Mountainous Infrastructure Project Takes Shape

Even on the flattest terrain, infrastructure development projects present challenges. But put crews to work on an installation high in the Rocky Mountains, and the degree of difficulty increases with every 1,000 feet above sea level they climb. On these alpine jobsites, rock, weather and environmentally-protected boundaries rule the day, turning plans — sometimes literally — upside down.

Working in high elevations is nothing new for Albuquerque, NM-based AUI Inc., the general contractor selected by the Angel Fire (NM) Public Improvement District (PID) to lead a $24 million infrastructure development project in the Rocky Mountain community. So when the contractor stared down the tough challenges presented by the Angel Fire project, they were prepared.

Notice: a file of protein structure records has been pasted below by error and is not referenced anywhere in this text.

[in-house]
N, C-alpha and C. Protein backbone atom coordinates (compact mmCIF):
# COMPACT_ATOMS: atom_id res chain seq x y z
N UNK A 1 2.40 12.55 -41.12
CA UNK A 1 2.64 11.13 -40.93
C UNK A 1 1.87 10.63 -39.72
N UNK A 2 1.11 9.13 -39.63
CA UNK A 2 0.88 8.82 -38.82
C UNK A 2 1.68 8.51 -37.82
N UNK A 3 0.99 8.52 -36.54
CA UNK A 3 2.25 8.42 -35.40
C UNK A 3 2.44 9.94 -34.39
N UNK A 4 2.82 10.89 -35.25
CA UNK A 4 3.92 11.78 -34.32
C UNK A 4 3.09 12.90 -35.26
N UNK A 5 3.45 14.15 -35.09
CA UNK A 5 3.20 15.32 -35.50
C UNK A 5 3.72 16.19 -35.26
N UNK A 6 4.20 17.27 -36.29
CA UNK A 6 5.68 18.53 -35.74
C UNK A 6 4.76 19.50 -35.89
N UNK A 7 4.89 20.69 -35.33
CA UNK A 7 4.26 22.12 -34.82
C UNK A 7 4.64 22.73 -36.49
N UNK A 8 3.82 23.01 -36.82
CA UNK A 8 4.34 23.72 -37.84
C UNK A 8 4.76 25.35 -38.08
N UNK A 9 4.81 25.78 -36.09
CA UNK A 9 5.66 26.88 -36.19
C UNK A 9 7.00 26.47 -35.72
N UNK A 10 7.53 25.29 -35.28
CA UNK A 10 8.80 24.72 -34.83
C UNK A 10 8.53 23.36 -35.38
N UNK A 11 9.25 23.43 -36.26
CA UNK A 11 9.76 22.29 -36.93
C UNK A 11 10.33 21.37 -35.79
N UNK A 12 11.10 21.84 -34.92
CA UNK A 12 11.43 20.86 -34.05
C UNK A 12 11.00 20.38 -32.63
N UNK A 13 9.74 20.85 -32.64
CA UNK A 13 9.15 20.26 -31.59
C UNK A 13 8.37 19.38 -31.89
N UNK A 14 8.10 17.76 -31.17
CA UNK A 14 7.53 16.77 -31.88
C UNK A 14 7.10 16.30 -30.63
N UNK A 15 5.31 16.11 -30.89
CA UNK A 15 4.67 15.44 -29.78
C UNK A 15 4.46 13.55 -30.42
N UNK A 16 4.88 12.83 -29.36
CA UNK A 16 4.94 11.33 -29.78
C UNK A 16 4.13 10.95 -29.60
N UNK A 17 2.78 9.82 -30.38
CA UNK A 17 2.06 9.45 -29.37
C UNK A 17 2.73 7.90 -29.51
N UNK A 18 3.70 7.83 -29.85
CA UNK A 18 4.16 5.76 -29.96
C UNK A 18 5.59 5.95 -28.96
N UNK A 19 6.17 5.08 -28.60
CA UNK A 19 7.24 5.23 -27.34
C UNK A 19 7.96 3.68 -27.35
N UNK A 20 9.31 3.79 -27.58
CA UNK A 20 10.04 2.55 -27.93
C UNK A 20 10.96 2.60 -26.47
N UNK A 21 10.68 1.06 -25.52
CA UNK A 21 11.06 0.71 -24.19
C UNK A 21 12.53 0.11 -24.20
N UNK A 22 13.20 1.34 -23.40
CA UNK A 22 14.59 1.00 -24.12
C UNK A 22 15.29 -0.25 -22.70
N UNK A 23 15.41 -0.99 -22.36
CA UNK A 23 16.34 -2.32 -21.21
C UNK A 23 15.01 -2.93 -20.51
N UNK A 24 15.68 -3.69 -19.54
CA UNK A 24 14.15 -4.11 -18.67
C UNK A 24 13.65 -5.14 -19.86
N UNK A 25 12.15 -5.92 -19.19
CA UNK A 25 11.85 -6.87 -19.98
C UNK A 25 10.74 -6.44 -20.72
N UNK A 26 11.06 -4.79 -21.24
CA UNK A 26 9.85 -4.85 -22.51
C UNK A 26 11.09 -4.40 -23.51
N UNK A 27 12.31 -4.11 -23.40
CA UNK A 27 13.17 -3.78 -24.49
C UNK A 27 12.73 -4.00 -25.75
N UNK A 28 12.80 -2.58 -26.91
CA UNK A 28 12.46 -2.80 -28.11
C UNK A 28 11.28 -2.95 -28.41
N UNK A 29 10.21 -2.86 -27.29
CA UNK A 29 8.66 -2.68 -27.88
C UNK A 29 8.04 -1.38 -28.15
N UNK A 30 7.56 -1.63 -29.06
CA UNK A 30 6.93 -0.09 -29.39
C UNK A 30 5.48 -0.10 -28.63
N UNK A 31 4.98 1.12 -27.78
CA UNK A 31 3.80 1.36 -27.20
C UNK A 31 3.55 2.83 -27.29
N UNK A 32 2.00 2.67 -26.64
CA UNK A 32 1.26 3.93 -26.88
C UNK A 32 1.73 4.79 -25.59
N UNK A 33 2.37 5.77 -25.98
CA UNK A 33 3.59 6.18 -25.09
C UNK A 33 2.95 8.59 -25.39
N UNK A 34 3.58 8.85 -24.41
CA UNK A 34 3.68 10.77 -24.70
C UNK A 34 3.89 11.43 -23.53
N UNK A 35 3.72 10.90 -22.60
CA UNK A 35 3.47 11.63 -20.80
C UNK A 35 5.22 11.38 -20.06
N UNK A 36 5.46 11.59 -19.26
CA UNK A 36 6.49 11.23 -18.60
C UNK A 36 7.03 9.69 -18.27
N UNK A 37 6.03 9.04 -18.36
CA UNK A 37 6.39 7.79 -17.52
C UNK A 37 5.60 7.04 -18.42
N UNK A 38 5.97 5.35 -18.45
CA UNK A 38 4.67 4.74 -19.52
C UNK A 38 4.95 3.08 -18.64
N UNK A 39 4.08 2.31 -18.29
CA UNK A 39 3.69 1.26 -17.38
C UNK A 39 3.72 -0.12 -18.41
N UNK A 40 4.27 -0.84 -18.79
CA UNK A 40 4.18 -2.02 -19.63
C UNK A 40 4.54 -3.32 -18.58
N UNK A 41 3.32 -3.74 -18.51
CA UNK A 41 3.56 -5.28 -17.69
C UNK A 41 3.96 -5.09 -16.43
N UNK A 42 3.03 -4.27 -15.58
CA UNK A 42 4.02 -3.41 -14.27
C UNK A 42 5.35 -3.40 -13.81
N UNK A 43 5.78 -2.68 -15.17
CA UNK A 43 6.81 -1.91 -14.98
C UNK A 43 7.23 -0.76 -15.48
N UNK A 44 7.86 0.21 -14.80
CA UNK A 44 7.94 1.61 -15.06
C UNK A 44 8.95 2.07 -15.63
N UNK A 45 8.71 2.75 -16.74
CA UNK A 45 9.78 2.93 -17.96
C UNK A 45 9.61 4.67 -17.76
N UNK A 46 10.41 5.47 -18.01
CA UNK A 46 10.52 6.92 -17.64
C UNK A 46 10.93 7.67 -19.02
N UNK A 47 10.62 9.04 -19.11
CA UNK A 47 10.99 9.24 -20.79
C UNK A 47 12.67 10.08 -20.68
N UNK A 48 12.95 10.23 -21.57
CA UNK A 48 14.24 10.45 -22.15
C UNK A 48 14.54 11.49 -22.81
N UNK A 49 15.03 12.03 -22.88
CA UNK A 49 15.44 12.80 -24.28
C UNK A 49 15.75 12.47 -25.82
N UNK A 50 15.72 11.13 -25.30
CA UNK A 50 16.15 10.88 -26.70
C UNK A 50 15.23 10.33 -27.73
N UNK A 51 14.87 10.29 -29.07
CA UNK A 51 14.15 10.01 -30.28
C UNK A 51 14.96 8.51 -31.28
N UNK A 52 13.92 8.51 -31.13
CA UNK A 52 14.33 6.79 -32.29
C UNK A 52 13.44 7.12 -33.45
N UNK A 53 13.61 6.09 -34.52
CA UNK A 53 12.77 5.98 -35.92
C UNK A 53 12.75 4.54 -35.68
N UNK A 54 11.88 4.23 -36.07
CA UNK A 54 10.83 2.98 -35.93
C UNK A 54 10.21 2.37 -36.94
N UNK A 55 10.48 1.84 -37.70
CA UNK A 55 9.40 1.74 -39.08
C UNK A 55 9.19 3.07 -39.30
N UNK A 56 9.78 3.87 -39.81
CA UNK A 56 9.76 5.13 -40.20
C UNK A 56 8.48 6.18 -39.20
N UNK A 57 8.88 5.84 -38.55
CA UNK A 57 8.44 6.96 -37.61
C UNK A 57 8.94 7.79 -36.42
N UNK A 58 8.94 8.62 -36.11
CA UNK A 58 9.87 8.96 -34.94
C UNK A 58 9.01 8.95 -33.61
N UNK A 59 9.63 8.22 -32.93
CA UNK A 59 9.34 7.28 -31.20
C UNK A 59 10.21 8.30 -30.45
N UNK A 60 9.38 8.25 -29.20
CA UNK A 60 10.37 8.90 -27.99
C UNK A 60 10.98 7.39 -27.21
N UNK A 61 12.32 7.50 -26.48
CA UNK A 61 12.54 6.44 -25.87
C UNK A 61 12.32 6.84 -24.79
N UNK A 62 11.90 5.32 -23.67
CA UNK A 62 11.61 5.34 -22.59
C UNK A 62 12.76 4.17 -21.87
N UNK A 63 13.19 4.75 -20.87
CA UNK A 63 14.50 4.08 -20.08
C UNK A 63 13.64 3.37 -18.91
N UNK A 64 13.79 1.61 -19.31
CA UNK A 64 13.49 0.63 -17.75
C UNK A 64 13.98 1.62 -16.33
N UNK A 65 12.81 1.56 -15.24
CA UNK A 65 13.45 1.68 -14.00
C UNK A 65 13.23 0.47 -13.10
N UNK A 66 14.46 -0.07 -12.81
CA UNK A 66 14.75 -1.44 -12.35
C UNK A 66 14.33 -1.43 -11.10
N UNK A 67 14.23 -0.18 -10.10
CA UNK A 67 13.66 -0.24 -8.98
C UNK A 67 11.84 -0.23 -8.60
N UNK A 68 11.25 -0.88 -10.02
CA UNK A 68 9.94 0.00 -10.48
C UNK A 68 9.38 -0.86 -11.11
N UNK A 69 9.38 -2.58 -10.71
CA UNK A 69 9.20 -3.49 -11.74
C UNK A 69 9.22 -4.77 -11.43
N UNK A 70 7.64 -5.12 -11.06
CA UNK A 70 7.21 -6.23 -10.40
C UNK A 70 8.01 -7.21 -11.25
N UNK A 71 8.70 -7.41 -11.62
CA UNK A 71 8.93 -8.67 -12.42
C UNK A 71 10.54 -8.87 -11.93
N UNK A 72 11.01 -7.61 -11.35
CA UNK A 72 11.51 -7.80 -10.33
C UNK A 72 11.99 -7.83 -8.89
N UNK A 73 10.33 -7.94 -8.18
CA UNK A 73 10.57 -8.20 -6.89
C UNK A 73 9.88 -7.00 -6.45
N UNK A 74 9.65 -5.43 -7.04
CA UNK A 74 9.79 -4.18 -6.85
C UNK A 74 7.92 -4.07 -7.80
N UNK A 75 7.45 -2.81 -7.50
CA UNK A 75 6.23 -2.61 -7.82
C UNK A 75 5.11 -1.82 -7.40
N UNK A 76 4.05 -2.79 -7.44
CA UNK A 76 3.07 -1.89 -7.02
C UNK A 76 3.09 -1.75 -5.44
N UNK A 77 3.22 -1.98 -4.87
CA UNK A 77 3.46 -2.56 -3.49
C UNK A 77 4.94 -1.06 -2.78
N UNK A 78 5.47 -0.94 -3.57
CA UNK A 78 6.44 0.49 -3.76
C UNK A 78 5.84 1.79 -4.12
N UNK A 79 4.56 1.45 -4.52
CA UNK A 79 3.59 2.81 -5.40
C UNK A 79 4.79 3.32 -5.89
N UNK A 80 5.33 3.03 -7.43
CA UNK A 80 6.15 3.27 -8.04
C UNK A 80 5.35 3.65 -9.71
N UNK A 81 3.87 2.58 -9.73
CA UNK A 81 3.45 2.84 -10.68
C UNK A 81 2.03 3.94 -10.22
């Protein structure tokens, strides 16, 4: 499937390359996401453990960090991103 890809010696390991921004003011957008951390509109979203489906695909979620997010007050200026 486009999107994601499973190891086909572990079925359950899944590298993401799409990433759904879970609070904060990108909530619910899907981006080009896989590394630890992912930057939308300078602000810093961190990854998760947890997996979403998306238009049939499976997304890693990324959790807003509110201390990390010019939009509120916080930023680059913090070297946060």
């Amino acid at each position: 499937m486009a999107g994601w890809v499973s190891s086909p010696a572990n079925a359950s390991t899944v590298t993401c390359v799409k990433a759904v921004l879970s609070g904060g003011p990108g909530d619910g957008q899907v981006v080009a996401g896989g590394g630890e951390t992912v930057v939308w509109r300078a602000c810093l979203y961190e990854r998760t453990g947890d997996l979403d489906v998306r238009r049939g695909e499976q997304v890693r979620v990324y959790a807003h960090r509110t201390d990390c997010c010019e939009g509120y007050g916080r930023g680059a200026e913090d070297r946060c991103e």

The village of Angel Fire, NM, is the largest incorporated mountain community in the state and counts roughly 1,000 permanent residents. According to the village’s website, Angel Fire is the fastest-growing community in northeastern New Mexico. It sits at an elevation of 8,415 feet and is less than 30 square miles wide. Santa Fe is roughly 70 miles to the southwest, and Albuquerque is situated 130 miles in the same direction.

Design-build at 8000 feet
Home to nearly 850 lots, the Angel Fire PID project will one day be filled with condos and chalets, boutiques and shops catering to the area’s four-season tourists who come to ski, shop, bike, golf and relax with their families. Called by the village’s mayor “the largest construction project this valley has ever seen,” the plan was to bring needed infrastructure to property owners who have been waiting — some for as long as three decades — for the development.